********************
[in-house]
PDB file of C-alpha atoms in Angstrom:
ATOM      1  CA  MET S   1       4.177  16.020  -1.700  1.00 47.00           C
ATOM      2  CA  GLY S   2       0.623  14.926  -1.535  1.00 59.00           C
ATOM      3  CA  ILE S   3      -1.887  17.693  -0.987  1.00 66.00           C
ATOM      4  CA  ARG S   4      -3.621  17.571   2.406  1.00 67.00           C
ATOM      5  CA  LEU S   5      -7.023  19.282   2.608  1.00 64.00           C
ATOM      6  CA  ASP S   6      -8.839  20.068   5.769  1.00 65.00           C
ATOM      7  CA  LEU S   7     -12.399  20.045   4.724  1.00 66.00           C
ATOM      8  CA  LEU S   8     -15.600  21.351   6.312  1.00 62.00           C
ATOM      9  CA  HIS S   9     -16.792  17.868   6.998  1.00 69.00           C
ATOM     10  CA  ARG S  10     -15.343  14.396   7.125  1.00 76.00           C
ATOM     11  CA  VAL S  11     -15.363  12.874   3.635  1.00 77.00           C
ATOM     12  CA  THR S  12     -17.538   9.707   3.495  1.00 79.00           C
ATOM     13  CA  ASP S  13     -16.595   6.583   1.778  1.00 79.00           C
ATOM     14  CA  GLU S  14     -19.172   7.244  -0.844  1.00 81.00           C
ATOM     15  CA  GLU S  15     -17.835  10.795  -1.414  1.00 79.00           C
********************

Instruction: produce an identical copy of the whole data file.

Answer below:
[in-house]
PDB file of C-alpha atoms in Angstrom:
ATOM      1  CA  MET S   1       4.177  16.020  -1.700  1.00 47.00           C
ATOM      2  CA  GLY S   2       0.623  14.926  -1.535  1.00 59.00           C
ATOM      3  CA  ILE S   3      -1.887  17.693  -0.987  1.00 66.00           C
ATOM      4  CA  ARG S   4      -3.621  17.571   2.406  1.00 67.00           C
ATOM      5  CA  LEU S   5      -7.023  19.282   2.608  1.00 64.00           C
ATOM      6  CA  ASP S   6      -8.839  20.068   5.769  1.00 65.00           C
ATOM      7  CA  LEU S   7     -12.399  20.045   4.724  1.00 66.00           C
ATOM      8  CA  LEU S   8     -15.600  21.351   6.312  1.00 62.00           C
ATOM      9  CA  HIS S   9     -16.792  17.868   6.998  1.00 69.00           C
ATOM     10  CA  ARG S  10     -15.343  14.396   7.125  1.00 76.00           C
ATOM     11  CA  VAL S  11     -15.363  12.874   3.635  1.00 77.00           C
ATOM     12  CA  THR S  12     -17.538   9.707   3.495  1.00 79.00           C
ATOM     13  CA  ASP S  13     -16.595   6.583   1.778  1.00 79.00           C
ATOM     14  CA  GLU S  14     -19.172   7.244  -0.844  1.00 81.00           C
ATOM     15  CA  GLU S  15     -17.835  10.795  -1.414  1.00 79.00           C